The largest city in the south of Brazil, Porto Alegre offers visitors an elegant neoclassic historic center, pleasant parks, fabulous views of the Guaíba River, friendly cafes, and affordable fine dining. The 1.5 million residents of Porto Alegre are proud descendents of the Gaucho cowboys, famous for their horseback riding skills. Although horses have been relegated to the countryside, it is not unusual to spot locals donning the traditional Gaucho uniform of baggy pants, leather riding boots, and a widebrimmed hat.

Things to Do

Praça da Alfandega features beautifully restored 1920’s neo-classic buildings that have been converted into museums and other vibrant community spaces, such as the Usina do Gasômetro, a former gas plant that was turned into a dynamic cultural center. Boat tours afford great city views from the water. The interactive Science and Tecnology Museum features “hair-raising” displays and plenty of fun experiments. The Sunday craft market at Parque da Redenção is perfect for snapping up local leather souvenirs.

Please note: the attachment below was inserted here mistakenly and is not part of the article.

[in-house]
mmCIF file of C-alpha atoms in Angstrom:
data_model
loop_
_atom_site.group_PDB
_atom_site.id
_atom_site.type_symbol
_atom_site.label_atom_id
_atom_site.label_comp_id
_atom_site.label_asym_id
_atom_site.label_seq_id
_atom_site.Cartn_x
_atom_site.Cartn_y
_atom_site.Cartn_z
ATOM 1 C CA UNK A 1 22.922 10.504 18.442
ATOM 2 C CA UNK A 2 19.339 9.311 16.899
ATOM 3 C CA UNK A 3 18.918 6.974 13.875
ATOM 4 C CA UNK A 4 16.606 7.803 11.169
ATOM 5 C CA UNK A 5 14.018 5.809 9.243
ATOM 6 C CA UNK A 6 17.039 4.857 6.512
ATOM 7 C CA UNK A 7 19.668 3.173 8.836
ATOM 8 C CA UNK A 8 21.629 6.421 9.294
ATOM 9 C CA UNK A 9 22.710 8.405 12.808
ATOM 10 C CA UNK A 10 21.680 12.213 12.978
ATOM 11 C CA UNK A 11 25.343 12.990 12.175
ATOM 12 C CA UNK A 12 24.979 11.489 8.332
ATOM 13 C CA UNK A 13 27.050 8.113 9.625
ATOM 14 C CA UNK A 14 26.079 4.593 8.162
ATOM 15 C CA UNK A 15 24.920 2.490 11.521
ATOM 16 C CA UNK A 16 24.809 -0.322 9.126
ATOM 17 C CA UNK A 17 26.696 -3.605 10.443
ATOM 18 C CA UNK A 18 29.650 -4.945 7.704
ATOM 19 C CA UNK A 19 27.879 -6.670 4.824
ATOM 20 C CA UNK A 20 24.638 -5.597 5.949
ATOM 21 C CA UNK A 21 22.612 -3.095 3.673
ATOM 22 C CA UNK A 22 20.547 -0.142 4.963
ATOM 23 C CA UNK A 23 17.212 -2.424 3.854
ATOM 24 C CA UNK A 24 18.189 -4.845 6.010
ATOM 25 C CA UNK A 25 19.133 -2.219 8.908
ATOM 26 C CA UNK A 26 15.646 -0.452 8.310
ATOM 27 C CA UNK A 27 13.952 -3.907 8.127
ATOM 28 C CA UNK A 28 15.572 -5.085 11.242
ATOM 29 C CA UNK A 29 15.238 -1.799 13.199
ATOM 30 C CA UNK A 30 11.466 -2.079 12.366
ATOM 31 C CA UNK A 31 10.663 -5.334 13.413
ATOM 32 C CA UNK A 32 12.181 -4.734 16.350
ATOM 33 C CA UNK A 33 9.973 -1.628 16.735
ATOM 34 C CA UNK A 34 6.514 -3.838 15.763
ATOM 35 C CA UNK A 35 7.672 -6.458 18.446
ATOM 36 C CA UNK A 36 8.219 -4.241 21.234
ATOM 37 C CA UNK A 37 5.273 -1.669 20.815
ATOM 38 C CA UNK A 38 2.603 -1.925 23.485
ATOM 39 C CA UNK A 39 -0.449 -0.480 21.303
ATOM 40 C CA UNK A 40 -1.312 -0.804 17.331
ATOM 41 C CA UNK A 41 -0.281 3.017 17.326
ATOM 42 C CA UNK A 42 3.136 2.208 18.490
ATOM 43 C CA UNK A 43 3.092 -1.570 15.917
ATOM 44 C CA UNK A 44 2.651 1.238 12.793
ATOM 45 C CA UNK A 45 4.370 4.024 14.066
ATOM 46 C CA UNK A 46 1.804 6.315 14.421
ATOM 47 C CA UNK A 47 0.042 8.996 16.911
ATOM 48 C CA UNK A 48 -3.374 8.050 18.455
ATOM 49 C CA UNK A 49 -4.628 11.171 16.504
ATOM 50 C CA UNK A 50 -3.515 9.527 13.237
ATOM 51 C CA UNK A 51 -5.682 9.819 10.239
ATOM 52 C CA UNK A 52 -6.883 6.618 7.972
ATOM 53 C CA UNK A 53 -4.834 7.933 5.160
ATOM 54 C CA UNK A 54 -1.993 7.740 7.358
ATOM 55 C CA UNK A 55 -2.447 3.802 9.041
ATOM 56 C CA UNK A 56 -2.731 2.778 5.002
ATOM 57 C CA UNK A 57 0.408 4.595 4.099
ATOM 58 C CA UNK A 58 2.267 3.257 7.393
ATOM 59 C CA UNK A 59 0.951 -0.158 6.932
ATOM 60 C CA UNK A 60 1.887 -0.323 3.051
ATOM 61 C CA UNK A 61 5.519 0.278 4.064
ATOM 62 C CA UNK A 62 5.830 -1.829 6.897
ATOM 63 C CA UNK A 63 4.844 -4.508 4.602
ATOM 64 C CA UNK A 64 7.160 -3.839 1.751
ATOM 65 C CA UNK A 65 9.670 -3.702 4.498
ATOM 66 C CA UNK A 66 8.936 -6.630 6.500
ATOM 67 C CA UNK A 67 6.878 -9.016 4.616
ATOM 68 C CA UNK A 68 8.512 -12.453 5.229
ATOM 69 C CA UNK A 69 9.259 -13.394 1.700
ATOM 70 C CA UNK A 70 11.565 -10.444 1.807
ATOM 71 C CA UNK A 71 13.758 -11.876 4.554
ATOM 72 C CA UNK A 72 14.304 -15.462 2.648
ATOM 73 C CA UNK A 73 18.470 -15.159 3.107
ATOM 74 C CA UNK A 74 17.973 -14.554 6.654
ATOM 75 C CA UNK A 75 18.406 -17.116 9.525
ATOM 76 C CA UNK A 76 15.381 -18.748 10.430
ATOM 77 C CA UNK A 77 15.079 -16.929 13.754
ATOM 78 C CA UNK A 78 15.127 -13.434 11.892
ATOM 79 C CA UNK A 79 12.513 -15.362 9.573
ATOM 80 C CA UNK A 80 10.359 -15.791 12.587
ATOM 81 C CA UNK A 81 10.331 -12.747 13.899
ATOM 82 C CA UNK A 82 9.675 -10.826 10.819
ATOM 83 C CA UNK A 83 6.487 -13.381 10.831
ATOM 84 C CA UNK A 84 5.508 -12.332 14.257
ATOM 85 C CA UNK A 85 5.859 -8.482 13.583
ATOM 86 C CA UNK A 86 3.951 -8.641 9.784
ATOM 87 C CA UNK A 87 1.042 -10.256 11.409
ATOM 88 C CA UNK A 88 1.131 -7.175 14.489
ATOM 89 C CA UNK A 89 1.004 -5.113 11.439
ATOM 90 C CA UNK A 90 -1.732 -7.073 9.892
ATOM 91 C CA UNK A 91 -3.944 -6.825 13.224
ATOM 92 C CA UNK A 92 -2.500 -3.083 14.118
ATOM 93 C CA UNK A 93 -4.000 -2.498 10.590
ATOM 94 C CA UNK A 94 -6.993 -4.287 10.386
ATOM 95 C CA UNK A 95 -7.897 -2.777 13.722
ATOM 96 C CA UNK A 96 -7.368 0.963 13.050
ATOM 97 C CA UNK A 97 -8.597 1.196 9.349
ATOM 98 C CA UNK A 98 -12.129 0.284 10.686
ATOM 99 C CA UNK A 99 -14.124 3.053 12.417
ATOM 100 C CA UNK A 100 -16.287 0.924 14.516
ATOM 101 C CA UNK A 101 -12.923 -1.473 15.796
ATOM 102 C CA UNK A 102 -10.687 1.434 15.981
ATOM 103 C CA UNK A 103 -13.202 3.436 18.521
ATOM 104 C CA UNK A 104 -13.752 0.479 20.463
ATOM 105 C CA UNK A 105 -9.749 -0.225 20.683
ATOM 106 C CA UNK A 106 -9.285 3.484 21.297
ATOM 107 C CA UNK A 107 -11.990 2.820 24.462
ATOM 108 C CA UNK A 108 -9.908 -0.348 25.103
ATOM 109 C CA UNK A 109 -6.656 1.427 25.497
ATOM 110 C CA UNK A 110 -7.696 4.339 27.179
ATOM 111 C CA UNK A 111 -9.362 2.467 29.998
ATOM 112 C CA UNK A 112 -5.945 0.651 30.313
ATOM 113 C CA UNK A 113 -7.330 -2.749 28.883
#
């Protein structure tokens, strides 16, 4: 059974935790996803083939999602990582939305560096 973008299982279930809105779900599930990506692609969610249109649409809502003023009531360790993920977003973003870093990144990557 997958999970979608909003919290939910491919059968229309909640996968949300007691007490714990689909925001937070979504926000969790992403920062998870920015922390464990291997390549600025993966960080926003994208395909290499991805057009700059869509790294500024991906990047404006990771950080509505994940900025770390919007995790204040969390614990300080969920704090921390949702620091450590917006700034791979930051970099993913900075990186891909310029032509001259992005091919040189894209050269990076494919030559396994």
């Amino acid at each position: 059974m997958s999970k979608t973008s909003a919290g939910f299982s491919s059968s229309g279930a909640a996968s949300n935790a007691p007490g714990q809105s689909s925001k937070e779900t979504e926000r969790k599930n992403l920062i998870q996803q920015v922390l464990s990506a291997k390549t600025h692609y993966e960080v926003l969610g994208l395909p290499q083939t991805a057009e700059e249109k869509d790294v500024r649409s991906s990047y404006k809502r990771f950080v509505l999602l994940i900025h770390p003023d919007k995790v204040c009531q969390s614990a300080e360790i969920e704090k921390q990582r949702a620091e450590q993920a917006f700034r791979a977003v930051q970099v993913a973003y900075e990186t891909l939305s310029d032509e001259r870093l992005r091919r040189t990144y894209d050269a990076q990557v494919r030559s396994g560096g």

Restaurants and Dining

Meat lovers will be in heaven with the traditional Gaucho churrasco, an all-you-can-eat feast of barbecued cuts of beef, pork, and lamb. Waterfront restaurant Galpão Crioula provides the full Gaucho experience and even shows diners how to enjoy the traditional “chimarrão” erva-mate tea, served in a gourd and sipped through a metal straw. The upscale residential neighborhood Moinhos de Vento draws well-heeled diners for contemporary Basque pizza with sangria at Bazkeria or fresh sushi at Daimu.

Active Pursuits

The region around Porto Alegre features some excellent vineyards. Visit the Miolo, Salton, and Casa Valduga wineries just outside of Bento Gonçalves to sample some of the best Brazilian wines. For more adventurous pursuits head to Gramado and Canela, the most popular mountain resorts near Porto Alegre. The resorts offer outdoor-lovers great hiking, rafting, rapelling, and horseback riding. The towns also have a number of fine restaurants and spas.